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Yes, but my guess is this sentence is in reference to an American sitcom from the 90s. In an episode there was a girl, I think Teri Hatcher, who had amazing ❤❤❤❤❤ but the guy thought her ❤❤❤❤❤ were fake. So at the end of the episode she broke up with him but before leaving she said, "yes they're real, and they're spectacular."
I'm not getting the exact distinction.
Real vs virtual: Real castle vs hologram of a castle would be?
Real vs Fake: Costume (cheap) jewelry vs jewelry with real gemstones would be?
Is it really true: lie about whether you're pregnant vs. truth that you are, would be?
Exemplary, full vs partial, imperfect: "Does he have a real job?" would be?
How would you distinguish, "is the job real" (or is it a fake job posting) from, "is it a real job" (or do they pay you late, cut your hours when you don't expect it, and only offer 10 hours a week, max)?
Listen to the first «e». In «elas», the first «e» sounds like «é». In «eles», the first «e» sounds like «ê». Of course, in «eles», the second «e» sounds like «i», which is different from the «a» in «elas», but robot voice does not make the second syllable sound very clear.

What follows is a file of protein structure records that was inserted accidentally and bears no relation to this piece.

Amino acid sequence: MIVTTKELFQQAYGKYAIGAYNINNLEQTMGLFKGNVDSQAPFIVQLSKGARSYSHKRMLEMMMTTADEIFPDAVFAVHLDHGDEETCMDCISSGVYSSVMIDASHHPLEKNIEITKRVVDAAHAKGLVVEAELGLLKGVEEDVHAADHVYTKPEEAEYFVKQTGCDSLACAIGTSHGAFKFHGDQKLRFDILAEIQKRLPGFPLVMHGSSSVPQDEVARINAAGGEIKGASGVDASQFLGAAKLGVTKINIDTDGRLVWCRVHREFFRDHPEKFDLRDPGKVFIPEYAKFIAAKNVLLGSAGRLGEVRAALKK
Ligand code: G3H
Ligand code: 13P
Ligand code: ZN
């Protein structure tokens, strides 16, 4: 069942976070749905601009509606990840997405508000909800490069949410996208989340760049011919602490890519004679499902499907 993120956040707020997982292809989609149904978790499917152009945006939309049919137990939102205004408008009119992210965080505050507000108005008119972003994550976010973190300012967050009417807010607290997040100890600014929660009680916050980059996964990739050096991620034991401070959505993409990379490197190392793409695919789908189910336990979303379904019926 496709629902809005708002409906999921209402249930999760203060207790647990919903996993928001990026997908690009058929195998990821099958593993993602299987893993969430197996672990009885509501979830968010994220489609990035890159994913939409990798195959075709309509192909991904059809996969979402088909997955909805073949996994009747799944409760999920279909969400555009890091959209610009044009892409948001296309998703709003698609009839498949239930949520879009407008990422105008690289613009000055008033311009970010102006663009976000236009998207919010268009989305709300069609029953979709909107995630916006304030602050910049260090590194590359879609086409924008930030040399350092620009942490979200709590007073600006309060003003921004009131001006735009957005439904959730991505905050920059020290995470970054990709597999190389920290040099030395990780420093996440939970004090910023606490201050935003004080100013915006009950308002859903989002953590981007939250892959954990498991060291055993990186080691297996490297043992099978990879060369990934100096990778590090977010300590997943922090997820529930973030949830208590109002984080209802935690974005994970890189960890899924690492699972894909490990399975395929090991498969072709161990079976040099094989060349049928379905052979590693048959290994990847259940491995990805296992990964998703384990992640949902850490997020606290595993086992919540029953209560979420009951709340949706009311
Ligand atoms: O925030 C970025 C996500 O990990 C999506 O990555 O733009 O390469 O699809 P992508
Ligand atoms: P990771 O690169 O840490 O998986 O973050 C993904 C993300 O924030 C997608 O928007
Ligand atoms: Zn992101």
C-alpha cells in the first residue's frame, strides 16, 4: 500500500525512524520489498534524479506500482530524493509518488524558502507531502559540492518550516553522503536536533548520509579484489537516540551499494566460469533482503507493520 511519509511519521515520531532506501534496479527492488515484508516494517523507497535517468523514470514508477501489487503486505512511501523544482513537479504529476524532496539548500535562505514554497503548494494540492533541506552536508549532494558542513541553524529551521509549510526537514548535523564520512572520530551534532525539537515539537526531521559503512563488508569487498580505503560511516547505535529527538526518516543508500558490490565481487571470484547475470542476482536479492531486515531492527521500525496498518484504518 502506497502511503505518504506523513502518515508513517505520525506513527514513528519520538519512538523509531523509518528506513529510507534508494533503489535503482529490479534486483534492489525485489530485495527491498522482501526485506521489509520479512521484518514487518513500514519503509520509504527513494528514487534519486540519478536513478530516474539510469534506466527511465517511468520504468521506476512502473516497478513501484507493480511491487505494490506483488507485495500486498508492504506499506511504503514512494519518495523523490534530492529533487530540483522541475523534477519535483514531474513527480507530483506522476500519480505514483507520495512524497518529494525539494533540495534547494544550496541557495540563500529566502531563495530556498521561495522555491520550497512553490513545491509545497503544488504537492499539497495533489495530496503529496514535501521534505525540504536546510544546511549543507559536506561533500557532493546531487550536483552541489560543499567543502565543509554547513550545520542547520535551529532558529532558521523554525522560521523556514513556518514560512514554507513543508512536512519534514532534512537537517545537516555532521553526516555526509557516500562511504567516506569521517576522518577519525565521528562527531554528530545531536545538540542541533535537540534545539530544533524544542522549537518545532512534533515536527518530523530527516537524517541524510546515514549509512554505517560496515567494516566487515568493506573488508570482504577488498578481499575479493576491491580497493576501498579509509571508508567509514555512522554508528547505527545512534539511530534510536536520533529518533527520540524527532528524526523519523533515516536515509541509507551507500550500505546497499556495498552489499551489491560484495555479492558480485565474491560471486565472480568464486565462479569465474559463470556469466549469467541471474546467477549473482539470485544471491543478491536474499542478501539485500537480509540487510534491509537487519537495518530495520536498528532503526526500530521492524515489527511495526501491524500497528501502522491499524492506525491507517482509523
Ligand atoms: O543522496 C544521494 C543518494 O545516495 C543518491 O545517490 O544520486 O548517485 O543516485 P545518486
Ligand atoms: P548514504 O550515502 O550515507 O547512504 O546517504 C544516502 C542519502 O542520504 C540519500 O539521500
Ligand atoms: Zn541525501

I believe DLs answer is grammatically incorrect. People can be of royal blood or be from a royal family, but the people themselves are royalty. You would say they are royalty. In the UK the media uses the term "royals" when talking about the royal family, but I believe that is a slang term.
Hmm, that is a bad term I used. Portuguese, just like Spanish, does not have a neuter gender. Some adjectives, though, like ones that end in «l» do not agree in gender; they only agree in number: «um príncipe real», «uma princesa real», «uns príncipes reais», «umas princesas reais».